The Adelaide 36ers are investigating shocking claims from co-captain Kevin White levelled at the club’s former coach Joey Wright.

Wright, a three-time NBL coach of the year, split with the 36ers on Wednesday – ending a seven-year tenure in what the club described as a mutual decision.

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On Friday, White took to social media with some disturbing claims about what went down during Wright’s time at the club.

“I’ve been told to shut my mouth & it will be handled for weeks. Well it’s now getting out of hand and I won’t stand for my teammates getting belted in the media,” White wrote on Twitter in a lengthy tirade.

Most concerning was a screenshot of a message that White claims Wright sent to the team’s high performance manager after being informed that a few players had scored poorly on a ‘wellness’ test.

The test was presumably conducted to check in on the players and their mental health.

White claims Wright replied: “F*** all of them. Hopefully it gets low enough for them to hang themselves.”

“They have been all of the issues. They probably feel low because they can’t ruin anymore people’s lives for at least 3 months.”

The messages Joey Wright allegedly sent. Image: Supplied

White also wrote on Twitter: “WOULD YOU PLAY FOR THIS GUY??? Would you let your kids play for this guy?”

“For the sake of mine and my teammates’ mental health this needs to be exposed because it is not and should not be acceptable!”

Wright later told SEN radio that he did send the messages, saying: “it was absolutely wrong to say.”

“The comments that were in a private chat message between coaches is an area where coaches go to vent. We go there to say stuff,” he said.

“Players have their chat messages that if it was published it would just look disastrous. It would defame everybody. We have a chat group with coaches and players both in it.

“I could put out messages that would make every single player on that team look like an idiot. That’s just not what you do. That’s not what you do because they’re going there to vent, to crack jokes.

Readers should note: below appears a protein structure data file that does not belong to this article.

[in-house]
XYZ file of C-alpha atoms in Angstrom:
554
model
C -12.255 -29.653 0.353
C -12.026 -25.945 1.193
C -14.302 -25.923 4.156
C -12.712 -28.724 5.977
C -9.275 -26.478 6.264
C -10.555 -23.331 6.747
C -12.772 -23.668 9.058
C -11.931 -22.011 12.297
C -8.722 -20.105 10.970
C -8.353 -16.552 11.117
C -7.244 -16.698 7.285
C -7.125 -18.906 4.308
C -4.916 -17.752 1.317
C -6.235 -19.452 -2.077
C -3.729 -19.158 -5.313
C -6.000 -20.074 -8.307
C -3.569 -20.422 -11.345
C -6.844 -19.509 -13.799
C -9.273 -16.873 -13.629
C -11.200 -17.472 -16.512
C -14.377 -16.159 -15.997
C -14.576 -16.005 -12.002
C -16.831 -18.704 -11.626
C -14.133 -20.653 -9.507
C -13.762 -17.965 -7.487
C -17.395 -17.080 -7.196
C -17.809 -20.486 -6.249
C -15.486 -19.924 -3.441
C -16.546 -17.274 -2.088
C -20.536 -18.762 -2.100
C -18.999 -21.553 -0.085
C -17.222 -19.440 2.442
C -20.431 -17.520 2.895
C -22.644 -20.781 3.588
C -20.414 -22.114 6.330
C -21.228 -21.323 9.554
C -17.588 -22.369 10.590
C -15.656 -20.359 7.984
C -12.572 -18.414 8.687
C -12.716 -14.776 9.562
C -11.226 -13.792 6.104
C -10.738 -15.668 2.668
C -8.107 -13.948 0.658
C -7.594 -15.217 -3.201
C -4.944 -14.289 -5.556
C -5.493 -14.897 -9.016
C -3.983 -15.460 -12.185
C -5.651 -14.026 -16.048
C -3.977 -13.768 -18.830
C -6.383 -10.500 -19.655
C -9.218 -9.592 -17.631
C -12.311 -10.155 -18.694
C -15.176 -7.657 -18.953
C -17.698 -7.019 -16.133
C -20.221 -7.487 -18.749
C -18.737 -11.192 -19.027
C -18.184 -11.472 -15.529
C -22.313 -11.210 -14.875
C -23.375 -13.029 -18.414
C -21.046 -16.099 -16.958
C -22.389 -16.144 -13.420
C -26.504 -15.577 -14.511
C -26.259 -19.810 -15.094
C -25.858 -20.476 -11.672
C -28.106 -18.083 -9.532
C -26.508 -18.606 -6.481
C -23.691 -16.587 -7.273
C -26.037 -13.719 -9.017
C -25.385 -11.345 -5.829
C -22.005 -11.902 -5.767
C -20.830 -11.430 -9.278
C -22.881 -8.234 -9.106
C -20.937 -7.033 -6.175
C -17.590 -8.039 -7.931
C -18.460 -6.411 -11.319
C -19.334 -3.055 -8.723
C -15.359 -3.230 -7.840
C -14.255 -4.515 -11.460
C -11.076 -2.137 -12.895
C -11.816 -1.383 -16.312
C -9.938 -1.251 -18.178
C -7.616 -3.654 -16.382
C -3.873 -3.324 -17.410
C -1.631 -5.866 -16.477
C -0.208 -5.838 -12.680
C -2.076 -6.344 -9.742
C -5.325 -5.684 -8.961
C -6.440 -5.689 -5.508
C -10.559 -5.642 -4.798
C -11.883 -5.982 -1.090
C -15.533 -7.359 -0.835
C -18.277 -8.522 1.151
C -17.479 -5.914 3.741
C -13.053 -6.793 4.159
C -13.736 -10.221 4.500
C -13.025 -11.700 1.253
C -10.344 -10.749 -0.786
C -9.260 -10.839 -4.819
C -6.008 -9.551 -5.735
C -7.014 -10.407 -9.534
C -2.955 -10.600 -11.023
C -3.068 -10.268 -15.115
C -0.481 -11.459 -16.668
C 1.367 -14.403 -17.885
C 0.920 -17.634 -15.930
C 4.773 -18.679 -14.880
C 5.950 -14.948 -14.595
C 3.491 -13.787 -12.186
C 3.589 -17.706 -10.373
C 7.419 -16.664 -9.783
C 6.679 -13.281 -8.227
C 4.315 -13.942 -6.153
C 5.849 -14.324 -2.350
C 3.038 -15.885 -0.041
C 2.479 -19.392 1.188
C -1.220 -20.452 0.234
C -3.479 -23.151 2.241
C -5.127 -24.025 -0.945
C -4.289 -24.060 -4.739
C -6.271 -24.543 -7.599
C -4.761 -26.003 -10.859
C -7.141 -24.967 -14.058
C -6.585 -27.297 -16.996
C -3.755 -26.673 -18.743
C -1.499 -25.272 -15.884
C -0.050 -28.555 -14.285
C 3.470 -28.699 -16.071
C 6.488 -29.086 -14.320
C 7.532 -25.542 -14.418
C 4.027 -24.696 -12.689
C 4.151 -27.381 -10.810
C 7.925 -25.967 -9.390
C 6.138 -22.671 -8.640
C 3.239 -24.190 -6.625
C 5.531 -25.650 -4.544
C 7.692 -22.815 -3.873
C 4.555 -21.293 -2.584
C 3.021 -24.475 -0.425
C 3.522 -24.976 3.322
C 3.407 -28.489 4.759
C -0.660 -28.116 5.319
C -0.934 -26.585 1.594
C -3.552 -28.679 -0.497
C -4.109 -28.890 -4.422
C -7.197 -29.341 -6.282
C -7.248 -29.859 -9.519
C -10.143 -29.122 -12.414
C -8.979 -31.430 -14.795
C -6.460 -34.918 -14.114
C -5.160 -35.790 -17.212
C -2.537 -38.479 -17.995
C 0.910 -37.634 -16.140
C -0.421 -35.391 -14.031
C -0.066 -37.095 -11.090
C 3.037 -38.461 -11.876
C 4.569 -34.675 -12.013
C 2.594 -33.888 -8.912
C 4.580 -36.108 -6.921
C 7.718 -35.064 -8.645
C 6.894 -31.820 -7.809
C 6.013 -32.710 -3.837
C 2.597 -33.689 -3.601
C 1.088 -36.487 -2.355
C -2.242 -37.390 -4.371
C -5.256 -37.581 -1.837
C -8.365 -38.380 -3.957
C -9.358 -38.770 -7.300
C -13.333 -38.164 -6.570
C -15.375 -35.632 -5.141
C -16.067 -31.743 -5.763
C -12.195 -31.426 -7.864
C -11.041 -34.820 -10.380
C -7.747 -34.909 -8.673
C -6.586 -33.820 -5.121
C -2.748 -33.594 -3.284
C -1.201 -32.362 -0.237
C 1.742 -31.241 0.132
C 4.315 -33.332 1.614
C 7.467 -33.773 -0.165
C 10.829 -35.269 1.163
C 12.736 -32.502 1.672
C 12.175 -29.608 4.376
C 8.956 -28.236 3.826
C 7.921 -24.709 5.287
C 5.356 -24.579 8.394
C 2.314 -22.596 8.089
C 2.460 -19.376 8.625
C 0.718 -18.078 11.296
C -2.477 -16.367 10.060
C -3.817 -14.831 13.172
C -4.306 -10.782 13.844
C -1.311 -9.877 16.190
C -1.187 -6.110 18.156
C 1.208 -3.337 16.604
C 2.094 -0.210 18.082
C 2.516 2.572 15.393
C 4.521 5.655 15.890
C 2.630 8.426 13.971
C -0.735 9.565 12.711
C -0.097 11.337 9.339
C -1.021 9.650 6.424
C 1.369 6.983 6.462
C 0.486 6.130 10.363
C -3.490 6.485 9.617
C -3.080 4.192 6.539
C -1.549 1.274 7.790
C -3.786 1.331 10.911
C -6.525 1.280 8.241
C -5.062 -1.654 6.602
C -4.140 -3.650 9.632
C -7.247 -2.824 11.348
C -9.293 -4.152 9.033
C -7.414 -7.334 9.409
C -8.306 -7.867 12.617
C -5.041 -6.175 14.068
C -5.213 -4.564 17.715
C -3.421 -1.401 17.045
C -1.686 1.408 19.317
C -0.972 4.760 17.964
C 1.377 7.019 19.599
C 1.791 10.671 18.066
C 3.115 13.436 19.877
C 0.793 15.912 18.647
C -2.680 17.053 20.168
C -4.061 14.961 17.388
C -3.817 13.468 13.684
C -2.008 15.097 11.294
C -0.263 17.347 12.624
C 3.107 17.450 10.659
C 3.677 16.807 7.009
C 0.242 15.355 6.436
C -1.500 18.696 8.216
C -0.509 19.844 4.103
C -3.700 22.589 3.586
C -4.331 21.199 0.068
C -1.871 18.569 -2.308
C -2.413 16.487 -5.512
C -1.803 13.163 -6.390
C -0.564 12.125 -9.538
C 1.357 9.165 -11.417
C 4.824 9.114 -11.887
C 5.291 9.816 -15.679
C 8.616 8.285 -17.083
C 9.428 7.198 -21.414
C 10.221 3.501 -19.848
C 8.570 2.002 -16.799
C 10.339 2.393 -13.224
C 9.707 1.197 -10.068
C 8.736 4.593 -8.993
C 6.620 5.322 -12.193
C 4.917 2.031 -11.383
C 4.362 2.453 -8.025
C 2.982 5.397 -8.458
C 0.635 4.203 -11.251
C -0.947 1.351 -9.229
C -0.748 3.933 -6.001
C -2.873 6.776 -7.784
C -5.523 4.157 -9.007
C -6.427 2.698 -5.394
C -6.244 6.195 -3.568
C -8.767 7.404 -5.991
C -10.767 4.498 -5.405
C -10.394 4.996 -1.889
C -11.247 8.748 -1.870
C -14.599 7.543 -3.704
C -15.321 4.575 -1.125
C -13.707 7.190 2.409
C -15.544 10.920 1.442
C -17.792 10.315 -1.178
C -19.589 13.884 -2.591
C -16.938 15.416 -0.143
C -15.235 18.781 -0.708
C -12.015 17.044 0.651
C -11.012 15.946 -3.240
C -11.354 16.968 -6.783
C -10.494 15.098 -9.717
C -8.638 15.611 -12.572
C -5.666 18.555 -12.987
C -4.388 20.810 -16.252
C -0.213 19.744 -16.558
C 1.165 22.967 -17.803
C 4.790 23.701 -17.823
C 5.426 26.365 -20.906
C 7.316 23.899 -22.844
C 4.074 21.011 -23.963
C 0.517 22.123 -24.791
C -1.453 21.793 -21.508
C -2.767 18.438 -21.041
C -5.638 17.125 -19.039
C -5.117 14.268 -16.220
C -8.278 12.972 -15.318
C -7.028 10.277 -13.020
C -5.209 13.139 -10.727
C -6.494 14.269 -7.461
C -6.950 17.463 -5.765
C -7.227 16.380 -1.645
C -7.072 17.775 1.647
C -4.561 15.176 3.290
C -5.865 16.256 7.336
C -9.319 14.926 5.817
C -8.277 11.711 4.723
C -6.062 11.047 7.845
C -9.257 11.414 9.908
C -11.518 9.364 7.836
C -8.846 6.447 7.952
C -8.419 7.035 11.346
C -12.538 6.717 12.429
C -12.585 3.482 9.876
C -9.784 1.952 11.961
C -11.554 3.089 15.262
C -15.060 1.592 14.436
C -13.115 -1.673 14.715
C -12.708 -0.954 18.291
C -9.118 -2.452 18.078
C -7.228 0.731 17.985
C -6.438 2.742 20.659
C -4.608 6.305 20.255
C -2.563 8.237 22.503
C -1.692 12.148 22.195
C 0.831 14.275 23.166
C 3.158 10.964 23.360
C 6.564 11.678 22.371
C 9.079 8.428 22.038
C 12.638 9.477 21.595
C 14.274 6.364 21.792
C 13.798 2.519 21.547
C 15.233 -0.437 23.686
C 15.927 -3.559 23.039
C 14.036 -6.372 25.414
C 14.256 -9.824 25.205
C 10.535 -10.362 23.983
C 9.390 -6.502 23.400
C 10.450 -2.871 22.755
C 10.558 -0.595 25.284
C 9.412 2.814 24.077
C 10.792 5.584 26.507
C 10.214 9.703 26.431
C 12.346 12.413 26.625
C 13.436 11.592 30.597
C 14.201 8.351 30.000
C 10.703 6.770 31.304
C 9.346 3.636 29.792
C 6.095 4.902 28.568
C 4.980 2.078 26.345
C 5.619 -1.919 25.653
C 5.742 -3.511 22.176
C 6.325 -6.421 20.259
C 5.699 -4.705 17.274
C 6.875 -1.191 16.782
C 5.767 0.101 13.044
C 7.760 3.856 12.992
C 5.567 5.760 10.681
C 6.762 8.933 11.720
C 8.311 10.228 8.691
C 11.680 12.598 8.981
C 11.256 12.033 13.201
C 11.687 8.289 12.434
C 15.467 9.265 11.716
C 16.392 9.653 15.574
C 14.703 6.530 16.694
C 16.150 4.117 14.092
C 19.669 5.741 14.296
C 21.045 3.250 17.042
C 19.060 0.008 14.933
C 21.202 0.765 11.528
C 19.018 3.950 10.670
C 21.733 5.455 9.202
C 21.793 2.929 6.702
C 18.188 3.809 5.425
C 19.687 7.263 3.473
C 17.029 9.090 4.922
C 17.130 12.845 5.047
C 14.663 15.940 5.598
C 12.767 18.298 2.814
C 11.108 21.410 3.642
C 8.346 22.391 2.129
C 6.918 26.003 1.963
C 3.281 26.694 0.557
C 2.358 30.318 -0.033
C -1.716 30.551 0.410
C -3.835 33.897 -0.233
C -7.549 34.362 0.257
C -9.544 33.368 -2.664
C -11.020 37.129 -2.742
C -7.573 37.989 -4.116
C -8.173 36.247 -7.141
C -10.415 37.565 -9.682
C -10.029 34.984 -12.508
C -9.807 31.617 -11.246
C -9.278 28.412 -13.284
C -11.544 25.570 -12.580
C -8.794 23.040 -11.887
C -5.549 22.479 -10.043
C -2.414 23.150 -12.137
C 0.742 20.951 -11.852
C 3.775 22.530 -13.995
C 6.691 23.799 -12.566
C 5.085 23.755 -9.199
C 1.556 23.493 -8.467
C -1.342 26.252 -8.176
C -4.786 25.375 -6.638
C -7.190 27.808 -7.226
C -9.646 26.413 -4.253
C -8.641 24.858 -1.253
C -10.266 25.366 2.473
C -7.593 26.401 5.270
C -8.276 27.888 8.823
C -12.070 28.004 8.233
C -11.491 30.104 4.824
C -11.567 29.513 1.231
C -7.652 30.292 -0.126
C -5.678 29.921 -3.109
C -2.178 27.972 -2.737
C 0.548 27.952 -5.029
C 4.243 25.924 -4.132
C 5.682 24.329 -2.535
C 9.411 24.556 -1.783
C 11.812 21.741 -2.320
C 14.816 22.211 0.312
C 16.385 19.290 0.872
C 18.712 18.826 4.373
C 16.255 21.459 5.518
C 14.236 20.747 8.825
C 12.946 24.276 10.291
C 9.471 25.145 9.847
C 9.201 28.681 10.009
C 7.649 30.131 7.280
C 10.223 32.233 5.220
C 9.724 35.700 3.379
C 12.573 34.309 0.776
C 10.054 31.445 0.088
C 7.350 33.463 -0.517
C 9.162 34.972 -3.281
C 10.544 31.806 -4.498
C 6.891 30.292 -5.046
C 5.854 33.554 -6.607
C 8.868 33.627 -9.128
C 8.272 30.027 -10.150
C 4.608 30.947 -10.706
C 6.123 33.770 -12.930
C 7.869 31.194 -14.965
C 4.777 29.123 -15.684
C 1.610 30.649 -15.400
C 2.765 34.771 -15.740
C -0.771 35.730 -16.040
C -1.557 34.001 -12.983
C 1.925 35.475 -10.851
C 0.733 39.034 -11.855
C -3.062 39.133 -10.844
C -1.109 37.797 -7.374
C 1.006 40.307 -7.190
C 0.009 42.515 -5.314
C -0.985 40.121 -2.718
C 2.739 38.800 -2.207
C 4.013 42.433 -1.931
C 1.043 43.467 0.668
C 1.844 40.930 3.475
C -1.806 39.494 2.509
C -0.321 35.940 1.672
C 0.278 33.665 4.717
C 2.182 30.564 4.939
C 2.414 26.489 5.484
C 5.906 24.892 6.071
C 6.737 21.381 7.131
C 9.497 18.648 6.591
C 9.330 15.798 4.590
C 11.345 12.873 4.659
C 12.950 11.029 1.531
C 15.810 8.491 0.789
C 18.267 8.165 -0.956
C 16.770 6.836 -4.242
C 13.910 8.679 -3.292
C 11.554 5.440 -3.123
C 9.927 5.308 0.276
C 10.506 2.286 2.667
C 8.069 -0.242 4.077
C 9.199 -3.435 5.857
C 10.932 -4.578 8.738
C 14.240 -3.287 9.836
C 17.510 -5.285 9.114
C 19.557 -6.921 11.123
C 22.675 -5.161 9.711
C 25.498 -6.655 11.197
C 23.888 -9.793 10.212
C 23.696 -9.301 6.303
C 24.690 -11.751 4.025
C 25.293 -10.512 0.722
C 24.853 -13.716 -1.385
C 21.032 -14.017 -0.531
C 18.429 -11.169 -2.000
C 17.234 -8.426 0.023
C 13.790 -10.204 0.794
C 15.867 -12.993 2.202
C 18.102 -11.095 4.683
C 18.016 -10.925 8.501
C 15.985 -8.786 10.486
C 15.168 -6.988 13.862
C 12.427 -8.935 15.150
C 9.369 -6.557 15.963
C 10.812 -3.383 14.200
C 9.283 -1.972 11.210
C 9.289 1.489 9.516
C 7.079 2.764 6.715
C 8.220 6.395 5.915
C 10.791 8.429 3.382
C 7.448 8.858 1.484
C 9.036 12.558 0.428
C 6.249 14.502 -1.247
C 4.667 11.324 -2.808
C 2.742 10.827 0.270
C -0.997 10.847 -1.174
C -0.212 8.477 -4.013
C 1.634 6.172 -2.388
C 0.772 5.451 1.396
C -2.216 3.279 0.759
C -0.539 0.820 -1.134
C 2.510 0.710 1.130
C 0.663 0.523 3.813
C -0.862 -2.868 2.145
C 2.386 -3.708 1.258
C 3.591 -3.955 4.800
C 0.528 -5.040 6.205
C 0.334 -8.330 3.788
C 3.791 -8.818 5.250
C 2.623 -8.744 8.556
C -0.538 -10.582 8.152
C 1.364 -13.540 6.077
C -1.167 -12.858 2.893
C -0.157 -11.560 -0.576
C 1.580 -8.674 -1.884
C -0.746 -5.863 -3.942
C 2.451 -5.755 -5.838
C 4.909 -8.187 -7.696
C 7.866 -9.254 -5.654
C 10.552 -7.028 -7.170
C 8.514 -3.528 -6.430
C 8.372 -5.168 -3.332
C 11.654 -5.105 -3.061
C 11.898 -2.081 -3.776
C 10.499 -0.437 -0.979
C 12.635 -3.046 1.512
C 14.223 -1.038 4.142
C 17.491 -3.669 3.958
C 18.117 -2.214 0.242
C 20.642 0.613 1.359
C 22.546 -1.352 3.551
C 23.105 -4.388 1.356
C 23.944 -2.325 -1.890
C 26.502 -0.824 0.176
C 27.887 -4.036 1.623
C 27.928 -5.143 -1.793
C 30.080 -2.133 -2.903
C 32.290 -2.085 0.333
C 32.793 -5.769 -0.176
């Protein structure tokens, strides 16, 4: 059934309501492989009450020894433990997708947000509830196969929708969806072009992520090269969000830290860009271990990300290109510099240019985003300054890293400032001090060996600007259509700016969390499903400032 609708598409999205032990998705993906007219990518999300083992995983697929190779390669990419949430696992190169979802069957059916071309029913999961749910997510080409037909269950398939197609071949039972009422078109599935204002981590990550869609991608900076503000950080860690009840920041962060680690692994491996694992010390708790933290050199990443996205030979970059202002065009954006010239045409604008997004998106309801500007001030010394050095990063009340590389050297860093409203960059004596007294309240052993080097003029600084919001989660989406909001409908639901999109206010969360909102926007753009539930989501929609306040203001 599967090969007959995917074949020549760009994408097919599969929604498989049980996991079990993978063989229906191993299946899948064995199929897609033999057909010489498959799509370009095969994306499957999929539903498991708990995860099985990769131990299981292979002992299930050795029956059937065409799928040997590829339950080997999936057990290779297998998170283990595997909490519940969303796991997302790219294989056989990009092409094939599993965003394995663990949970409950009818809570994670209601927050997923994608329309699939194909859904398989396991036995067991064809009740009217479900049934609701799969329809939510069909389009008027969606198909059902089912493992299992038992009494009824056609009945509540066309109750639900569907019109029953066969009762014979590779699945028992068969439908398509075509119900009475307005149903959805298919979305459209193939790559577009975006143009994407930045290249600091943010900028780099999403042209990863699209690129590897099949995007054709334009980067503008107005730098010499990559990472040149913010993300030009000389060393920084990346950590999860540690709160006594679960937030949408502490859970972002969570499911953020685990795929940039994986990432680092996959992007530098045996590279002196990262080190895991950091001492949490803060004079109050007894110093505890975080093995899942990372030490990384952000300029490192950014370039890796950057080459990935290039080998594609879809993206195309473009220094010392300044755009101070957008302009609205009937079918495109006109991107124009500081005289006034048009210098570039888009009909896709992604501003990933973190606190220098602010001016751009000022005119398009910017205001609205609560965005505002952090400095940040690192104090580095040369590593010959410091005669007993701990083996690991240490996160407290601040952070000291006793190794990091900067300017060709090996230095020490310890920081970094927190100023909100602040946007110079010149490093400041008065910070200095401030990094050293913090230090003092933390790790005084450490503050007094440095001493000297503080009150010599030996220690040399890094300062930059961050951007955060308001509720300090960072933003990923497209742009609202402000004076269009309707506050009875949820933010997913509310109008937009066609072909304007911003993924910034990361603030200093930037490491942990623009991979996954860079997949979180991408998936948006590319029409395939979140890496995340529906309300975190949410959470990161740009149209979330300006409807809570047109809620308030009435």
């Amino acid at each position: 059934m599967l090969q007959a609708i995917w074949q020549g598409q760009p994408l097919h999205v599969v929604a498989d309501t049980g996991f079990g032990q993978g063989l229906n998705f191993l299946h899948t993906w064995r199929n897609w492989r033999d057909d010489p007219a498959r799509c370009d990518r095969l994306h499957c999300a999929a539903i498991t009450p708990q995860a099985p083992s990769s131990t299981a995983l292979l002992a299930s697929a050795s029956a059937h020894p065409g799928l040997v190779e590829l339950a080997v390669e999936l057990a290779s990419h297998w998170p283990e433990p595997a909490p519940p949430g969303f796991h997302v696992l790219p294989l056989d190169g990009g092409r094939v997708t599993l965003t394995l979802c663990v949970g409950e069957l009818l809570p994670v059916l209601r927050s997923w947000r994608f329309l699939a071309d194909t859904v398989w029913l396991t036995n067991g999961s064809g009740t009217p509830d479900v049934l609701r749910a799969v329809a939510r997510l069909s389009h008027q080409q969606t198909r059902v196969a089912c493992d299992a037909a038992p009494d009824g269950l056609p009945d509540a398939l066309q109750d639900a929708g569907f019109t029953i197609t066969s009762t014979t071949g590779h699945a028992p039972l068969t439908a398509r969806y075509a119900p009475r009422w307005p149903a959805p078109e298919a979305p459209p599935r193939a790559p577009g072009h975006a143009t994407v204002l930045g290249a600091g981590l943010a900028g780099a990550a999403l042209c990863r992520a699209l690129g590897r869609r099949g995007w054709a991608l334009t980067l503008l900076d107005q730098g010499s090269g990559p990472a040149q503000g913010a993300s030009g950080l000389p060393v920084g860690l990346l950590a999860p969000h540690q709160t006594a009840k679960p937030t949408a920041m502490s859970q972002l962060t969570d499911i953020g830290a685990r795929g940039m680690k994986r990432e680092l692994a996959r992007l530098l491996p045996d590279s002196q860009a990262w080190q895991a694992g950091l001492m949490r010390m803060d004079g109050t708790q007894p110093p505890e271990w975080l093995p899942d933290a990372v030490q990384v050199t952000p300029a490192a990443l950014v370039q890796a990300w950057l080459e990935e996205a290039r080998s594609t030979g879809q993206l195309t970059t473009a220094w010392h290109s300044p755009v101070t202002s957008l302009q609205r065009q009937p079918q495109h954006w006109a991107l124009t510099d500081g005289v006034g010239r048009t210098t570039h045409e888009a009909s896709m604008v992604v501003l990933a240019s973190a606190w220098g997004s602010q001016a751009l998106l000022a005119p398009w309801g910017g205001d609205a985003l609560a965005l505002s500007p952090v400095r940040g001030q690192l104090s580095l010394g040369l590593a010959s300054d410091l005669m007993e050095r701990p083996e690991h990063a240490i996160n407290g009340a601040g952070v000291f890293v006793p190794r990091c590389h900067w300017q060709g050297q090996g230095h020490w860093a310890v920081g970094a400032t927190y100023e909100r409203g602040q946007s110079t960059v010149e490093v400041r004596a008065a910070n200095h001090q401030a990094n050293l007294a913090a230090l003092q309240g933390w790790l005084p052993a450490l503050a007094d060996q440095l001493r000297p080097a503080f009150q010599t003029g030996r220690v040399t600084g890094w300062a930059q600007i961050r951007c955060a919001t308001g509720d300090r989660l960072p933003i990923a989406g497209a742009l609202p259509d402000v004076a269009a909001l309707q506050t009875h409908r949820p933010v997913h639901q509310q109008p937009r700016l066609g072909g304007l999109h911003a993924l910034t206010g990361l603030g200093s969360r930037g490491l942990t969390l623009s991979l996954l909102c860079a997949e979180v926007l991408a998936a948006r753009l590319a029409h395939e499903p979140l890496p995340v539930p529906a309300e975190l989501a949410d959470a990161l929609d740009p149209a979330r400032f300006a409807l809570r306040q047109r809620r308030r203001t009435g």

“Some of the stuff we say in those are just for us, and we put a disclaimer in there that this is not for public use. This is only private and it’s never to be published.”

36ers launch investigation

The club responded to the allegations later on Friday, saying they were investigating White’s claims.

“The Adelaide 36ers are investigating comments made in tweets from co-captain Kevin White,” a statement read.

“The club takes the allegations seriously and will investigate further as part on an ongoing review. No further comments will be made until the conclusion of the review.”

White’s tirade came after Wright slammed a number of 36ers players after leaving the club.

“I would have loved for those guys to be a little bit more driven but we weren’t on the same page, and that’s not the club’s fault, that’s my fault and I tried everything I could to get them on the same page as everybody else,” Wright told The Advertiser.

Kevin White in action for Adelaide 36ers. (Photo by Anthony Au-Yeung/Getty Images)

Wright parts ways with 36ers

Adelaide missed this season’s play-offs for the second year in a row under the veteran American-born coach.

But the 51-year-old said he believes the 36ers are in better shape than when he joined in 2013.

“I feel like I have left the club in a better position than when I first arrived and I look forward to my next coaching challenge,” Wright said in a statement on Wednesday.

Adelaide 36ers owner Grant Kelley said the club and Wright, who coached Brisbane to the NBL championship in 2007, agreed to part ways.

“His impact on the club has been enormous,” Kelley said.

“In 2013-14, his first season in charge, he took the 36ers from bottom of the ladder to championship contenders.

“He achieved a minor premiership in 2016-17 and narrowly missed winning the NBL championship in 2017-18.”

Wright coached Brisbane from 2002-08 and also was at the helm of Gold Coast Blaze from 2009-2012.

He was named the NBL’s coach of the year in 2004, 2007 and 2017, when Adelaide were beaten in the championship series.

Readers seeking support and information about suicide prevention can contact Beyond Blue on 1300 22 4636, Lifeline on 13 11 14 or Suicide Call Back Service on 1300 659 467.

with AAP

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